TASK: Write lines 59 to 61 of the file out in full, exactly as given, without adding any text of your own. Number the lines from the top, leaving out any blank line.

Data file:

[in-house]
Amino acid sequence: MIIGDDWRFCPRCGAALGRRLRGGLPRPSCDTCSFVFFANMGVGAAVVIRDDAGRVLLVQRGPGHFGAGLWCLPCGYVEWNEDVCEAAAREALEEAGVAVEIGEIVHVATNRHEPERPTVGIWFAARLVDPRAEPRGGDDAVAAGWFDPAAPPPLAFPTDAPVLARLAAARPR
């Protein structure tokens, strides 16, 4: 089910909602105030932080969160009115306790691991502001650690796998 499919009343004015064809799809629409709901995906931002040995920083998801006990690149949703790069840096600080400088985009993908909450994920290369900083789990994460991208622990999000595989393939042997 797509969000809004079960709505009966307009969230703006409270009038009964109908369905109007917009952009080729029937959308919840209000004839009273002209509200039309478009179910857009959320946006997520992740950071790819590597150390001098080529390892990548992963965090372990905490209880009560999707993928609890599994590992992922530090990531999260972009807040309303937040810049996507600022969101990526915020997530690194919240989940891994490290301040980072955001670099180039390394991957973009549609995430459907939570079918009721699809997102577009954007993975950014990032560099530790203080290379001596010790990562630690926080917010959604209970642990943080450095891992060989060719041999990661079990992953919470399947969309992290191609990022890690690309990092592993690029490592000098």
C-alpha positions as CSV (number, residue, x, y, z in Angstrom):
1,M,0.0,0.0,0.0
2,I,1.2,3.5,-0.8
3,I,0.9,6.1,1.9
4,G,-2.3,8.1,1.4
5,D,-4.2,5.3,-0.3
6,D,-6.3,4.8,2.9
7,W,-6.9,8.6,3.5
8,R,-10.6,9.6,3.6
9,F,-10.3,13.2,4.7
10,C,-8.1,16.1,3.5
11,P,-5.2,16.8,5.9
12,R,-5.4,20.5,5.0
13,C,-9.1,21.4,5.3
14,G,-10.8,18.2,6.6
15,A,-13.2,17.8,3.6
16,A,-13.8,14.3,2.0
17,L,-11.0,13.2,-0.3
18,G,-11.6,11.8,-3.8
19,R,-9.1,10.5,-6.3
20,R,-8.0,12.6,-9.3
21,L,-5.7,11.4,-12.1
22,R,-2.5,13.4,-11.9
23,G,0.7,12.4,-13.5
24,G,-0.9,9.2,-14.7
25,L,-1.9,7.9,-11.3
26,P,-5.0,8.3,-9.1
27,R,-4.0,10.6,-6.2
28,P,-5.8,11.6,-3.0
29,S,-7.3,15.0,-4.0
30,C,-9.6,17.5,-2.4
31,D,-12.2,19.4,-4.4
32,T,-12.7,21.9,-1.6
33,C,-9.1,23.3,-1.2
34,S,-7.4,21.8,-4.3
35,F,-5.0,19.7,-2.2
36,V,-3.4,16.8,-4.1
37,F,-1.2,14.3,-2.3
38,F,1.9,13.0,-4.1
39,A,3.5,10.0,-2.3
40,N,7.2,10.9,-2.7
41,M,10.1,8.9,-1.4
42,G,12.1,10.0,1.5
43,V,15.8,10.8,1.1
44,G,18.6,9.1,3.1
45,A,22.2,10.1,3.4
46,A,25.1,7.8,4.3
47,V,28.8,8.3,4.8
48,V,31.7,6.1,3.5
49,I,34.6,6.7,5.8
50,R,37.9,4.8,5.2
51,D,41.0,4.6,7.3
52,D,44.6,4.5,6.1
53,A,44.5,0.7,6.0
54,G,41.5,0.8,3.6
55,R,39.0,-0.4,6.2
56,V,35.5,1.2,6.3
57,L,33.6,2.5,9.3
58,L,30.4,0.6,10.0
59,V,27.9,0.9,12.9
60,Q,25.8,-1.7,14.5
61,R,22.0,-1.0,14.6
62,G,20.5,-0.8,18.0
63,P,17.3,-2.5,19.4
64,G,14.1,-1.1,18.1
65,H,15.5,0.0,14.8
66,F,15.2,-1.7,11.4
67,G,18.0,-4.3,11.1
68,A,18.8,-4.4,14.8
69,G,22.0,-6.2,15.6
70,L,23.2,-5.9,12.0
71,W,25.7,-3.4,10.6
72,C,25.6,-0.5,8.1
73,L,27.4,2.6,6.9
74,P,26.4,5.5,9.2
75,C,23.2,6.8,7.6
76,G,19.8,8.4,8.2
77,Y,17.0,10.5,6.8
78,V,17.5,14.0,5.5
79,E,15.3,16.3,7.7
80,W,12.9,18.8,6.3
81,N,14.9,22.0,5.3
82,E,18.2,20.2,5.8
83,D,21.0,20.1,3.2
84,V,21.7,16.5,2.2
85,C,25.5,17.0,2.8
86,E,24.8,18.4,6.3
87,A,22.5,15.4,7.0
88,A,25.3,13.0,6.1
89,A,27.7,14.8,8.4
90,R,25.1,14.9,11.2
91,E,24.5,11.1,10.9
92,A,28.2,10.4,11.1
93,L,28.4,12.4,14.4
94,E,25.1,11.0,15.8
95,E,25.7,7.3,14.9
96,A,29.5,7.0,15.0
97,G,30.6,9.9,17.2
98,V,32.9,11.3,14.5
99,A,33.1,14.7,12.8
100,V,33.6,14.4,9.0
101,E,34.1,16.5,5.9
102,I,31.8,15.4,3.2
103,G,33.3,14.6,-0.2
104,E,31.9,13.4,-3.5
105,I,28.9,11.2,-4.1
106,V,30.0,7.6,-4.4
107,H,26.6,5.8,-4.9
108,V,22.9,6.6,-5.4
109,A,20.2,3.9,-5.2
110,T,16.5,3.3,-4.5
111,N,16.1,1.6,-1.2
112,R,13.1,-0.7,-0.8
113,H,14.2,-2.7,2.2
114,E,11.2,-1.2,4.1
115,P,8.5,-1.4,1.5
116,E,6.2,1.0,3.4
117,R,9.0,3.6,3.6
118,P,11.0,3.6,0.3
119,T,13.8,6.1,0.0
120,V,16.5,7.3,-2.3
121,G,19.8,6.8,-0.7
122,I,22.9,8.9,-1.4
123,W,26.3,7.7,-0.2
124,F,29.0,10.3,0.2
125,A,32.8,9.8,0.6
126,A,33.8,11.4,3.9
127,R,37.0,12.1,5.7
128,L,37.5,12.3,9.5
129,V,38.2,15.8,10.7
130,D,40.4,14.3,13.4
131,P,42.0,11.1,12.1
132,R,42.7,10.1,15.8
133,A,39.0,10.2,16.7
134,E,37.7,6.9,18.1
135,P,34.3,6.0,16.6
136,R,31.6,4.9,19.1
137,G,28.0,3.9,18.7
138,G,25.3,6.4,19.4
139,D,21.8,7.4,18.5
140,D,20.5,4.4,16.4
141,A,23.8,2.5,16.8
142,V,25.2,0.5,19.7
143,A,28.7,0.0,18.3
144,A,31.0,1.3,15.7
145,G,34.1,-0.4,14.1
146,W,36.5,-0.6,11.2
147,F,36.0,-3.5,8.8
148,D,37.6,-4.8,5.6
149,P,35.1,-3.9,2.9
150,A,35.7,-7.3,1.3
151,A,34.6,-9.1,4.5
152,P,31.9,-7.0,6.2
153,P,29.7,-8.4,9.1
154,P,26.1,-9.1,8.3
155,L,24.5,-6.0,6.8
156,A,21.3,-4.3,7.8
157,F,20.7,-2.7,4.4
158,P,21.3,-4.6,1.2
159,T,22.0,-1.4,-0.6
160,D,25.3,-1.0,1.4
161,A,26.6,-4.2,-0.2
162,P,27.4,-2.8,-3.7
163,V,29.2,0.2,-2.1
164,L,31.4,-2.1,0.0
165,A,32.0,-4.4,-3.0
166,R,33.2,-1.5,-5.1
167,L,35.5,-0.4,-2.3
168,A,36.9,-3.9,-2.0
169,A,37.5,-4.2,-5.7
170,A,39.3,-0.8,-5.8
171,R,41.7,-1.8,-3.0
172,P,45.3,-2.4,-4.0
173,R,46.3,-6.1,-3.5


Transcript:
55,R,39.0,-0.4,6.2
56,V,35.5,1.2,6.3
57,L,33.6,2.5,9.3